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Europe

European Country Admits to Handing Over Terror Suspects

The Council of Europe has said that at least one European country has admitted to handing over terrorism suspects to foreign agents. It's not naming names, but some suspect the country is Sweden.

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Germany has a list of flights and landings by planes suspected of being used by the CIA

Citing a clear breach of the country's human rights duties, the Council of Europe, the continent's human rights watchdog, declined to name the country in question, but said the nation had secretly transferred suspects. The body said it was up to national authorities or the European Court of Human Rights to act.

"We have received official acknowledgement of handing over' individuals to foreign officials" in violation of the European Convention on Human Rights, Council General Secretary Terry Davis said. "I am now in position to say that we no longer need to speak about 'alleged' cases of rendition," he added, referring to the process in which prisoners are transferred to jails in third countries where they faced torture and other abuses.

Terry Davis, neuer Generalsekretär des Europarates

Terry Davis

In November, Davis imposed a three-month deadline on the Council's 46 member states to provide information relating to suspicions that the American CIA has run a network of secret jails in Europe for al Qaeda suspects.

The council decided not to name the state that had admitted to the wrongdoing, Davis' spokesman Matjas Gruden told Reuters. But "everything will be very transparent. We will publish the responses" once the responses have been collated over the next two weeks.

Sweden guilty party?

Some say the country in question might be Sweden, where security services have come under criticism for the expulsion of two Egyptian terrorism suspects who were then handed over to US agents and flown home aboard a US government-leased aircraft in 2001. The organization Human Rights Watch has said there is credible evidence that the two were later tortured.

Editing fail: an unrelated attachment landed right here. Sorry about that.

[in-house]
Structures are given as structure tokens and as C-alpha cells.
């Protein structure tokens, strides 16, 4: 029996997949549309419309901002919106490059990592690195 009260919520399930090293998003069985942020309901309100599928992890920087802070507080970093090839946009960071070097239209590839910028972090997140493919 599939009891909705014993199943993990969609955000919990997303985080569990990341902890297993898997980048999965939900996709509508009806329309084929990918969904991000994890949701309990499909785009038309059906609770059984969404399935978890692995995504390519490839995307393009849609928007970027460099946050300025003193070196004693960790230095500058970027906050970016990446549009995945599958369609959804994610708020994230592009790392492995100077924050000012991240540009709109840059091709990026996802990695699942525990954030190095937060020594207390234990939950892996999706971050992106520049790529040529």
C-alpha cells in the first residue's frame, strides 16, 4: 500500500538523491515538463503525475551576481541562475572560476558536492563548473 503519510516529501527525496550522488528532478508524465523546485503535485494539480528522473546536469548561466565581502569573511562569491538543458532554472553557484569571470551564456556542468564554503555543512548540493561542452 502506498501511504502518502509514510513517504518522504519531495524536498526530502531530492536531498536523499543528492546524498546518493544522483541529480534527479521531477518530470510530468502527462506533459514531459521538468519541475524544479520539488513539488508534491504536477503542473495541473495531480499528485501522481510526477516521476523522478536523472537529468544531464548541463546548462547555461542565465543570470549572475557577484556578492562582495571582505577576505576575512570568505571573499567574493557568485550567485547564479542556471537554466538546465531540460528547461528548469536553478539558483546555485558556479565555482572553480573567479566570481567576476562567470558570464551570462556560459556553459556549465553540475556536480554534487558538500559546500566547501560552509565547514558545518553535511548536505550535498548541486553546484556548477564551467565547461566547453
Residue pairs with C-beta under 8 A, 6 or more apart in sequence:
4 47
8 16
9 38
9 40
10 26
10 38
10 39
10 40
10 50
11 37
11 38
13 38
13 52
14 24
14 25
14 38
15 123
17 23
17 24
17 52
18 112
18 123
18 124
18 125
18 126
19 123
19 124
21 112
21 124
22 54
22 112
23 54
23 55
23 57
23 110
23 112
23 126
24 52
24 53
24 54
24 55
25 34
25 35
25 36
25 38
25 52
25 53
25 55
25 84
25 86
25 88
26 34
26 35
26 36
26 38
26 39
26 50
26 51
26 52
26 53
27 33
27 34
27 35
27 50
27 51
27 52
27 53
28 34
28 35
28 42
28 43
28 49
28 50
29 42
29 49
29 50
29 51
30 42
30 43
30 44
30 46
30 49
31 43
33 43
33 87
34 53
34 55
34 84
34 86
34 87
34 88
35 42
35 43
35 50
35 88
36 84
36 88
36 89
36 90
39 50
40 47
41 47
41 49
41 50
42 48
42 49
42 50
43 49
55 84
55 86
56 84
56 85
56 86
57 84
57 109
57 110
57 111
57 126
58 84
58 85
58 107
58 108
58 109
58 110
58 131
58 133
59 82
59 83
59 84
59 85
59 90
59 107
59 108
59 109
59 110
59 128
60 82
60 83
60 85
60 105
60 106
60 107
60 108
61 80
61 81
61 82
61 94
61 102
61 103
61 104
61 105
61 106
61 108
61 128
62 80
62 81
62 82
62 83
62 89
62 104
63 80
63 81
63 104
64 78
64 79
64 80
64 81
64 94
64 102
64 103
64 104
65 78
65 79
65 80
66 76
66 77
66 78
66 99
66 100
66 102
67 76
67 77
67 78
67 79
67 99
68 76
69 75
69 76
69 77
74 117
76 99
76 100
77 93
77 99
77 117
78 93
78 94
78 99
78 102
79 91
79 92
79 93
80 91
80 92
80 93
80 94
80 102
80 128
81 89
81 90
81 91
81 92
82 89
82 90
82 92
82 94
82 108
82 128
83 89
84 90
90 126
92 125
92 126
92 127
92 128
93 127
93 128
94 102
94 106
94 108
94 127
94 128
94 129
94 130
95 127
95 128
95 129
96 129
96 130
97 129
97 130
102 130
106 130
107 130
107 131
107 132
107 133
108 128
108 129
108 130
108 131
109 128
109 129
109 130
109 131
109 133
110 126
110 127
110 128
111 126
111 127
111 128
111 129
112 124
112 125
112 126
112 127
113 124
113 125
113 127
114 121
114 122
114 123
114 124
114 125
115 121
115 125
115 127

While the Swedish government has thus far declined to comment, opposition politician Cecilia Wilkstrom told Reuters. "I would put some money on Sweden."

CIA Flug nach Rumänien

A US air force C130 parked on a Romanian airfield

Sarah Ludford, a British Liberal Democratic member of the European Parliament committee which is investigating CIA prisons, agreed that Sweden was a strong possibility.

She added that that parliamentary committee was making headway in its own investigation. It is expected to release an interim draft report next month.

"We'll say there is enough material to go on investigating and to keep up the pressure," she told Reuters.

A Washington Post article last November first made the explosive accusations that the CIA ran secret prisons in eastern Europe for al Qaeda suspects, but after several months the issue largely faded from view. These new developments have put it in the headlines again.

German investigation

A German parliamentary inquiry will begin work on May 11, examining the case of German citizen Khaled al-Masri, who was arrested at the end of 2003 and flown to Afghanistan where he was held for months as a terrorist suspect by the US. Al-Masri was later released without charge and is now suing the former head of the CIA.

Khaled el Masri in Straßburg

Khalid al-Masri

The German committee is also expected to look into the use of German airports for dozens of unexplained CIA flights.

The US acknowledges it has used secret prison transfers, but denies that it "outsources torture."

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